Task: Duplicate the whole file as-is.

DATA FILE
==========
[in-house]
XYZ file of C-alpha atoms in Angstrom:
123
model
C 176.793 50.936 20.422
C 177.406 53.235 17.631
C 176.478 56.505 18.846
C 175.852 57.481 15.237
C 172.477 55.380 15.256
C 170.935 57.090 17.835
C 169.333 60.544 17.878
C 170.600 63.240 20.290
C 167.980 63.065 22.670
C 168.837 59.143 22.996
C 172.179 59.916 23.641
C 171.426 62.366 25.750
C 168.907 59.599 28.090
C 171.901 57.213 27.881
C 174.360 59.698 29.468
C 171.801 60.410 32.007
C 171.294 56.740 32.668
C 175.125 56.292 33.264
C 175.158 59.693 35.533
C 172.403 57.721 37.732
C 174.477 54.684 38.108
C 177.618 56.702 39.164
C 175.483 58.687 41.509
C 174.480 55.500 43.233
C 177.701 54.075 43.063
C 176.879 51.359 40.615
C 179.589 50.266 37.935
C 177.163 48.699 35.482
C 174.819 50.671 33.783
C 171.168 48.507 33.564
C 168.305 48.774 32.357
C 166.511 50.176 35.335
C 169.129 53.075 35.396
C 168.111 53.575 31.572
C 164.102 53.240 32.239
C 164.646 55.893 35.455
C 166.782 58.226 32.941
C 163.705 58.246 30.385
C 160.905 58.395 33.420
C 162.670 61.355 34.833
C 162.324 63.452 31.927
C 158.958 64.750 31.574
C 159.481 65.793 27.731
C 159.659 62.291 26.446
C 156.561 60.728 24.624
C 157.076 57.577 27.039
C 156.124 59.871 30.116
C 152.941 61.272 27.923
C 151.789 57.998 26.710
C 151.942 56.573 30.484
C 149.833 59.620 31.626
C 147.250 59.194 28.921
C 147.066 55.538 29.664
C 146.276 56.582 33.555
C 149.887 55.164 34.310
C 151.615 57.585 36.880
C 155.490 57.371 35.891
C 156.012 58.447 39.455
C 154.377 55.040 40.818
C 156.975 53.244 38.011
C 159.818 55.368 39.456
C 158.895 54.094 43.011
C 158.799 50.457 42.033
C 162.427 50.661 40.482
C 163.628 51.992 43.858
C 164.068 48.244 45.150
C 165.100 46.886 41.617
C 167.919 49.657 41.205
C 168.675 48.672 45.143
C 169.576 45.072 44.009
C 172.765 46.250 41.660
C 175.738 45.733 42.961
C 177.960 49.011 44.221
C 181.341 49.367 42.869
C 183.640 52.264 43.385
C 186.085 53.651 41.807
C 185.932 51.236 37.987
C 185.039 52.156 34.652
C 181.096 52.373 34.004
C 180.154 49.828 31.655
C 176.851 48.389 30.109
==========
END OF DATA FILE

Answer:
[in-house]
XYZ file of C-alpha atoms in Angstrom:
123
model
C 176.793 50.936 20.422
C 177.406 53.235 17.631
C 176.478 56.505 18.846
C 175.852 57.481 15.237
C 172.477 55.380 15.256
C 170.935 57.090 17.835
C 169.333 60.544 17.878
C 170.600 63.240 20.290
C 167.980 63.065 22.670
C 168.837 59.143 22.996
C 172.179 59.916 23.641
C 171.426 62.366 25.750
C 168.907 59.599 28.090
C 171.901 57.213 27.881
C 174.360 59.698 29.468
C 171.801 60.410 32.007
C 171.294 56.740 32.668
C 175.125 56.292 33.264
C 175.158 59.693 35.533
C 172.403 57.721 37.732
C 174.477 54.684 38.108
C 177.618 56.702 39.164
C 175.483 58.687 41.509
C 174.480 55.500 43.233
C 177.701 54.075 43.063
C 176.879 51.359 40.615
C 179.589 50.266 37.935
C 177.163 48.699 35.482
C 174.819 50.671 33.783
C 171.168 48.507 33.564
C 168.305 48.774 32.357
C 166.511 50.176 35.335
C 169.129 53.075 35.396
C 168.111 53.575 31.572
C 164.102 53.240 32.239
C 164.646 55.893 35.455
C 166.782 58.226 32.941
C 163.705 58.246 30.385
C 160.905 58.395 33.420
C 162.670 61.355 34.833
C 162.324 63.452 31.927
C 158.958 64.750 31.574
C 159.481 65.793 27.731
C 159.659 62.291 26.446
C 156.561 60.728 24.624
C 157.076 57.577 27.039
C 156.124 59.871 30.116
C 152.941 61.272 27.923
C 151.789 57.998 26.710
C 151.942 56.573 30.484
C 149.833 59.620 31.626
C 147.250 59.194 28.921
C 147.066 55.538 29.664
C 146.276 56.582 33.555
C 149.887 55.164 34.310
C 151.615 57.585 36.880
C 155.490 57.371 35.891
C 156.012 58.447 39.455
C 154.377 55.040 40.818
C 156.975 53.244 38.011
C 159.818 55.368 39.456
C 158.895 54.094 43.011
C 158.799 50.457 42.033
C 162.427 50.661 40.482
C 163.628 51.992 43.858
C 164.068 48.244 45.150
C 165.100 46.886 41.617
C 167.919 49.657 41.205
C 168.675 48.672 45.143
C 169.576 45.072 44.009
C 172.765 46.250 41.660
C 175.738 45.733 42.961
C 177.960 49.011 44.221
C 181.341 49.367 42.869
C 183.640 52.264 43.385
C 186.085 53.651 41.807
C 185.932 51.236 37.987
C 185.039 52.156 34.652
C 181.096 52.373 34.004
C 180.154 49.828 31.655
C 176.851 48.389 30.109